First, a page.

Publisher Description

This is a historical book. The story is set in Hungary and the scene is laid in a village close to the Maros. The sharp, cracked sound of the Elevation bell breaks the silence of the summer morning. The good Pater Bonifacius is saying Mass: he, at any rate, is astir and busy with his day’s work and obligations. Surely it is strange that at so late an hour in mid-September, with the maize waiting to be gathered in, the population of Marosfalva should be still absent from the fields! Hej ! But, stranger, what would you ? Such a day is-this Fourteenth of September. What ? You did not know it? The Fourteenth of September, the ugliest, blackest, most God forsaken day in the whole year! What kind of a stranger are you if you do not know that. On this hideous day all the finest lads in the village are taken away to be made into soldiers by the abominable Government? Three years! Why, the lad is a mere child when he goes-one-and-twenty on his last birthday, bless him! still wanting a mother’s care of his stomach, and a father’s heavy stick across his back from time to time to keep him from too much love-making.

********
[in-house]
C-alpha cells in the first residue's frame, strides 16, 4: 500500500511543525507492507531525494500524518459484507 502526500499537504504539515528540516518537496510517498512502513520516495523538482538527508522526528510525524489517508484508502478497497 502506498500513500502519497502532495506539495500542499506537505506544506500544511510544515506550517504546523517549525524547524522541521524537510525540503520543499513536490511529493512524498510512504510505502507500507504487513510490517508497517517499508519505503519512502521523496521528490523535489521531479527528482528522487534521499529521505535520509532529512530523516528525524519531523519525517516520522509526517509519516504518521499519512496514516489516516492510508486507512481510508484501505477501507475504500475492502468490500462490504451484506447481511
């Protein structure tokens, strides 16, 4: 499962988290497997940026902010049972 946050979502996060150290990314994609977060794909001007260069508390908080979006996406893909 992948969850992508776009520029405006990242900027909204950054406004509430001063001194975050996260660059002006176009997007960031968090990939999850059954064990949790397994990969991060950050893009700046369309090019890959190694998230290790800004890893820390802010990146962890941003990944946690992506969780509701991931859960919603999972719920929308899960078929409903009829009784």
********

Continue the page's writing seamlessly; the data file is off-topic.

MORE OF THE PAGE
Mysteries & Thrillers
January 1
Public Domain
Public Domain

Customer Reviews

Kimbiti ,

Beautiful story

Five years earlier, Elsa promised her sweetheart Andor to wait for him when he went off to three years of mandatory military service. When he did not return, and when inquiry showed his name on the list of dead from an outbreak of cholera in his unit, Elsa lost hope. Pressured by her mother to accept the hand of a wealthy but autocratic man, she does so to bring comfort to her family if not happiness to herself. On the morning of her farewell to maidenhood feast, Andor returns.

Baroness Orczy writes of her homeland with passion, tenderness, and understanding. She gives insight not only into Hungarian customs and culture, but also into the mindsets and perspectives of her people. When she must deal with subjects like anti-semitism and parental brutality she neither condones nor condemns them, she simply paints an accurate but compassionate picture of the hard realities of that time and place. This is a beautifully written book.

More Books by Baroness Emma Orczy